Spirituality for Scientists and Engineers: A Travel Guide

Reginald Hamer

Publisher: Logos Today Pages: 254 Price: (paperback) $17.99 ISBN: 9780692921920 Reviewed: March, 2019 Author Website: Visit »

Spirituality and science appear to be competing disciplines. Adherents of “scientism” argue that only the scientific method produces true knowledge, while spirituality pursues meaning and a sense of interconnectedness. In this intriguing book, Reginald Hamer builds a bridge between the two, arguing that there’s no contradiction between the disciplines.

Hamer begins by offering an overview of how science grew to influence the Western world. He notes that early moderns invented science as the discipline we now know, splitting “philosophy” from “natural philosophy” (what we call “science”). Hamer discovered that early titans like Copernicus, Galileo, and Kepler perceived a profound order and beauty in the natural world that they didn’t hesitate to attribute to a greater intelligence or Providence. They saw no contradiction between spirituality and science.

As the book evolves, Hamer provides a modern, humanistic approach to spirituality for those trained as scientists and engineers. He speaks of God non-dogmatically, combining spirituality with psychology to show how people in STEM fields can increase their emotional intelligence, communicate better, and have more meaningful relationships. To this end, Hamer presents spiritual practices from various traditions, such as meditation, journaling, and contemplative prayer and includes exercises throughout.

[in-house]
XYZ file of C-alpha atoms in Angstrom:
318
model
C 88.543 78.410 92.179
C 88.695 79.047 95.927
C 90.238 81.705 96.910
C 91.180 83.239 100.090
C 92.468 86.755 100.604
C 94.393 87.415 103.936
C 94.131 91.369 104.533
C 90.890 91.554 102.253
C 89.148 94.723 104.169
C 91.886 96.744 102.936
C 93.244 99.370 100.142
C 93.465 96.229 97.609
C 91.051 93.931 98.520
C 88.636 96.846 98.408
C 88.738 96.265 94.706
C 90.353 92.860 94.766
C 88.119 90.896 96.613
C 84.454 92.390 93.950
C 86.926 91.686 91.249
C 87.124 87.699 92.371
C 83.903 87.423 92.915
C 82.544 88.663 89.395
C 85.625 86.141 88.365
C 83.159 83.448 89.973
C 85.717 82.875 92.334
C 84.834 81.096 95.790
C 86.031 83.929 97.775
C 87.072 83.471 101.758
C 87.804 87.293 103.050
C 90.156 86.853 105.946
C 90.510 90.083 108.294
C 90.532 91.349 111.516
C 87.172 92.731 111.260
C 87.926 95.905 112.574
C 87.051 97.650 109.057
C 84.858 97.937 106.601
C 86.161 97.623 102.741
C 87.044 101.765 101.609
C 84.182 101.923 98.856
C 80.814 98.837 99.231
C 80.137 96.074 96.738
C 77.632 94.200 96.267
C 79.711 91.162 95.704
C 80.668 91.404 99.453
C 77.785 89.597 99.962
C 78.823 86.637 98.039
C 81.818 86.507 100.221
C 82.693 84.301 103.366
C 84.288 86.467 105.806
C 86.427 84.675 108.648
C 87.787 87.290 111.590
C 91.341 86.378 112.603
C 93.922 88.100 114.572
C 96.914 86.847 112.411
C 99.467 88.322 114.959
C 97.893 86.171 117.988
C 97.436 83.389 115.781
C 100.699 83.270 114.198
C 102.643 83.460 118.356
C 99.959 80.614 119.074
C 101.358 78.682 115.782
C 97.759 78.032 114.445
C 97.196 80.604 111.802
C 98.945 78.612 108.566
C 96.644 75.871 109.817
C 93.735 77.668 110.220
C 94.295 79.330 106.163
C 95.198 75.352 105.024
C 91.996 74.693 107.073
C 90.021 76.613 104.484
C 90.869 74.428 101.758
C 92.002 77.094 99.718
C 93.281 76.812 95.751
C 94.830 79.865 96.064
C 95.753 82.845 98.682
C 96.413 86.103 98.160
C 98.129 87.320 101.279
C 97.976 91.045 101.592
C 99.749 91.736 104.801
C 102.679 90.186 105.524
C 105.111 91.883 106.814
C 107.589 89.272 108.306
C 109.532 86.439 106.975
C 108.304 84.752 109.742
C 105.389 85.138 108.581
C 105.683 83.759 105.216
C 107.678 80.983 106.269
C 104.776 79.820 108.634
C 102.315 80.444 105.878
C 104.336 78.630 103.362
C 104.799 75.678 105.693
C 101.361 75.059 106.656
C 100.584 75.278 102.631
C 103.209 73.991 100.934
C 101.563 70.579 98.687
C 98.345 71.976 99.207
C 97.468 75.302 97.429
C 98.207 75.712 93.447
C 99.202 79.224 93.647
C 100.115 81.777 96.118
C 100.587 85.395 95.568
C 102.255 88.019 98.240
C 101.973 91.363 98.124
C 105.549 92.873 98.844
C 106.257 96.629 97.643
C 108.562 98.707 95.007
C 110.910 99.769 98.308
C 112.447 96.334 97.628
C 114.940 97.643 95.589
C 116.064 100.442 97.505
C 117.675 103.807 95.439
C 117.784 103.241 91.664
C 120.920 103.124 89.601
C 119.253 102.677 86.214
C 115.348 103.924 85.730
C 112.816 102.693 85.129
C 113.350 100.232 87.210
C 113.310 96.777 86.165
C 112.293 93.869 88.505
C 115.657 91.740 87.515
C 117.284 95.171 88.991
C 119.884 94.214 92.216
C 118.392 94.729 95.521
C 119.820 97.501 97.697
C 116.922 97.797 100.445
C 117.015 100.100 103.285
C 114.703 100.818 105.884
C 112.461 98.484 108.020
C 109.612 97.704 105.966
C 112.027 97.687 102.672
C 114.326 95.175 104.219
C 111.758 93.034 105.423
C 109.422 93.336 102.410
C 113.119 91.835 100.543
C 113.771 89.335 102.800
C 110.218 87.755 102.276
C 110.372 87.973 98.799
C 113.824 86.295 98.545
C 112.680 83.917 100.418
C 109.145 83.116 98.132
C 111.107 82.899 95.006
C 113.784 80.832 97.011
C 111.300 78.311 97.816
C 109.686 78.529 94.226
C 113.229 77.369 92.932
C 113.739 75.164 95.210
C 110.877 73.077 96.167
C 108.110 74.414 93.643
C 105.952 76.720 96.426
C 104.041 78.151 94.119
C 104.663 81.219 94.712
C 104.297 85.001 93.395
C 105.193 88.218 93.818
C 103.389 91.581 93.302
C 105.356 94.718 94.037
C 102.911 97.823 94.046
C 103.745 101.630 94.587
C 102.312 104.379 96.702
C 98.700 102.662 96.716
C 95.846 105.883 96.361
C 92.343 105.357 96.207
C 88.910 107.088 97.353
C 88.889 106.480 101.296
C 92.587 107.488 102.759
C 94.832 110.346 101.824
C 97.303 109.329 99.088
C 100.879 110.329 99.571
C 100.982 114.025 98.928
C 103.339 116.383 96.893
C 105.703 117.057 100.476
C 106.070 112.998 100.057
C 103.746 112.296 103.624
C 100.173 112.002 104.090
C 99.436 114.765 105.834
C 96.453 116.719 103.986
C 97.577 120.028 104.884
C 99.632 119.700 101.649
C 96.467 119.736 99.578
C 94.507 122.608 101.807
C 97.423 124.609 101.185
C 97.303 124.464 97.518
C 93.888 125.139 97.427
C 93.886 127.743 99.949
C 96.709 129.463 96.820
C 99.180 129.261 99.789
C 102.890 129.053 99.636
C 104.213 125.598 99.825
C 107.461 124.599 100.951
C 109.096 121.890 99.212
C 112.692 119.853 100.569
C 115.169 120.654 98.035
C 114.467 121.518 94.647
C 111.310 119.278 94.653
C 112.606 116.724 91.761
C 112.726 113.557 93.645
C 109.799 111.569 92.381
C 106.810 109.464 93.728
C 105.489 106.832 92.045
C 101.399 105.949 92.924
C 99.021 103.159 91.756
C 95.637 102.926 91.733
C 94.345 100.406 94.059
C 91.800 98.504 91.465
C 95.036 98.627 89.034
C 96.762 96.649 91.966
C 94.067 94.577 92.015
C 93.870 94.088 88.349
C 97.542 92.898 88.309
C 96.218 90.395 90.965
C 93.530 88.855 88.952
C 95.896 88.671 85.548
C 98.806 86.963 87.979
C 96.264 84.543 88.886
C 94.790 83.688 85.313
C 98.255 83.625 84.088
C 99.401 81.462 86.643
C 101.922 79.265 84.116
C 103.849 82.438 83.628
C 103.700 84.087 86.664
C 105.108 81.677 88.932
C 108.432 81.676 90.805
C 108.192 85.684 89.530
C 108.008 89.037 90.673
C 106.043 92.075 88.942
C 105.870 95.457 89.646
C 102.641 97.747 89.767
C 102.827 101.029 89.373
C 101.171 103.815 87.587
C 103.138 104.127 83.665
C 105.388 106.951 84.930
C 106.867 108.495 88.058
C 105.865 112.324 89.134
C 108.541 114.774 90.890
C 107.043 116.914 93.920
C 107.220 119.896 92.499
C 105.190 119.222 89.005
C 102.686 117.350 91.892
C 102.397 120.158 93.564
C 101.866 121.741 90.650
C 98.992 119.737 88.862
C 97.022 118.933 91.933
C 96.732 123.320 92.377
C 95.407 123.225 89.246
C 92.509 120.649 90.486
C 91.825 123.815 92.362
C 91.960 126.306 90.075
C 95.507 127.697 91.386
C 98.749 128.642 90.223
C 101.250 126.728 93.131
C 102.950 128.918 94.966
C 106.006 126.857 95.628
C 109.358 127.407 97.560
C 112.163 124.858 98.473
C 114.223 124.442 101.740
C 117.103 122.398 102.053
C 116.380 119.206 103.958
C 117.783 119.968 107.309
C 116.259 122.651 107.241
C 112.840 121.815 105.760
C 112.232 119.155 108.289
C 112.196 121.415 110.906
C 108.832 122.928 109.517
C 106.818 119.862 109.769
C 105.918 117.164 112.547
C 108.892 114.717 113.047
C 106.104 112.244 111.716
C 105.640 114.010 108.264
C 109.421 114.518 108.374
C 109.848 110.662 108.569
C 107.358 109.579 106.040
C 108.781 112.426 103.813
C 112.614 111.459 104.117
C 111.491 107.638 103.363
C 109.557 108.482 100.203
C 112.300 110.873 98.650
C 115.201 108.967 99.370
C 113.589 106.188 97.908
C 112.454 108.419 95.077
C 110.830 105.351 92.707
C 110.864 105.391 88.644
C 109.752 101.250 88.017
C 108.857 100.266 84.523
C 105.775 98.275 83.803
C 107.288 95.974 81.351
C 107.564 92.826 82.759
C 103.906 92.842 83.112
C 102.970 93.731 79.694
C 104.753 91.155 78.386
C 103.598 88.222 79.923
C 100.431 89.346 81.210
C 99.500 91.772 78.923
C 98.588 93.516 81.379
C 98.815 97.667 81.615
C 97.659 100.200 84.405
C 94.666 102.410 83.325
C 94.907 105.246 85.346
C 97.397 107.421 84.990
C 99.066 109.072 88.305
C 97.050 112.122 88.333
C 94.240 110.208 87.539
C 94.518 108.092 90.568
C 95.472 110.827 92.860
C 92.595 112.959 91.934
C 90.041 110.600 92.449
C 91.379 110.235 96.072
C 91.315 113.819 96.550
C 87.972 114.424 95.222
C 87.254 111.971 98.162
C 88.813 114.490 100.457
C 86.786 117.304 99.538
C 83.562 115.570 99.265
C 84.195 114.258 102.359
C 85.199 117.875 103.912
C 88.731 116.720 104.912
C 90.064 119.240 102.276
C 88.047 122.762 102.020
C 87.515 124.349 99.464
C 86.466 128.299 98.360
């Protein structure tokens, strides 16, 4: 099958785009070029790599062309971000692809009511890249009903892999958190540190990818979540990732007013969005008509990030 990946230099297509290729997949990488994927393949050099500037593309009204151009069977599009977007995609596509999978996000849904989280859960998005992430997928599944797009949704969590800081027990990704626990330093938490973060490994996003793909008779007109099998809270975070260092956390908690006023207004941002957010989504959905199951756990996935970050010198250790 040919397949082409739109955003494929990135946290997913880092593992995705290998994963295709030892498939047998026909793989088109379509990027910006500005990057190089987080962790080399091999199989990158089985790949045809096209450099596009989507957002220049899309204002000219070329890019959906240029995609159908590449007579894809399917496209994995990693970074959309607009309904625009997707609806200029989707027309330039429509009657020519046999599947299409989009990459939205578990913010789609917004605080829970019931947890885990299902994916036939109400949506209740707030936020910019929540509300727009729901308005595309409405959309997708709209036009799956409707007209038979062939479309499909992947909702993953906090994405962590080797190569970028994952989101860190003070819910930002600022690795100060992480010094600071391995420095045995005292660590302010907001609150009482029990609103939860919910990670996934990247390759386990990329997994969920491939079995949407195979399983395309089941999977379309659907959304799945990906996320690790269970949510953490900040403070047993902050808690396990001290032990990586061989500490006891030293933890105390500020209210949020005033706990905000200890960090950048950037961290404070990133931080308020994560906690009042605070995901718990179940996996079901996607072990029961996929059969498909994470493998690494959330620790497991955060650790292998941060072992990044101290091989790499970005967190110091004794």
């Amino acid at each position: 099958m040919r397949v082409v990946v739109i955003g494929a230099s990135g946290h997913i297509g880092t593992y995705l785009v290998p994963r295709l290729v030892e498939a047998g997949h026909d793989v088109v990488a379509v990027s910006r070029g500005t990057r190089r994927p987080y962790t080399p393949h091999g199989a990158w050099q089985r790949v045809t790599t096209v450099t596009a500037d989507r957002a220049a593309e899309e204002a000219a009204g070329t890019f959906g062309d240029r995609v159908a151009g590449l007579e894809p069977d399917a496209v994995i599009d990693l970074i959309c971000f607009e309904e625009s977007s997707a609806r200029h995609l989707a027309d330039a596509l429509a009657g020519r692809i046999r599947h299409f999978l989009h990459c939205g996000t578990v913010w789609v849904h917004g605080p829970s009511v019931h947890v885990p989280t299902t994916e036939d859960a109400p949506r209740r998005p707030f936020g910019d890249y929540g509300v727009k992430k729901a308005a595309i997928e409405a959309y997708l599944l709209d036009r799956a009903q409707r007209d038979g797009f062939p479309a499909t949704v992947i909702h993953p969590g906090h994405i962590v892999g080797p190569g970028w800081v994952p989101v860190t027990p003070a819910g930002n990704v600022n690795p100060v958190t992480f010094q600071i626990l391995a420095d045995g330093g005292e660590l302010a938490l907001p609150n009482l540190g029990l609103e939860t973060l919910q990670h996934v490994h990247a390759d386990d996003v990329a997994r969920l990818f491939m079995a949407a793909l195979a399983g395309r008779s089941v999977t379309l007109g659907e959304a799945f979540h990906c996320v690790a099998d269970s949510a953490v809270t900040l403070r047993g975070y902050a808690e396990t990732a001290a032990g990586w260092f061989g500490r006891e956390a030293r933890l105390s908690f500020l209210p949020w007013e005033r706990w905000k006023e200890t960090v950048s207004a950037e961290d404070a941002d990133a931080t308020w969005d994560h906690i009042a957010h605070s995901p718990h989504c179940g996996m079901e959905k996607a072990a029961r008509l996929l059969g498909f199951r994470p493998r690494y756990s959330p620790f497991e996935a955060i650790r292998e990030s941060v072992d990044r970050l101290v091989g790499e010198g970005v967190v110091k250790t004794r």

The book also explains the language of spirituality—for example, discussing the distinction between “connotation” and “denotation.”

Hamer’s work is carefully edited and well-organized. Writing in the first person, he provides anecdotes that add a personable tone (although he tends to employ too many inspirational quotes), and he invites readers to use his book freely, taking only what they can apply. Although Hamer mentions God and other concepts from traditional spiritualties, his approach is nonthreatening and never demands readers accept metaphysical notions on his say-so.

This is an original, engaging work addressing domains where much narrow, binary thinking prevails. People in technical fields seeking an intro to spirituality would do well to start here.

Also available as an ebook.

Author's Current Residence
Campbell, California
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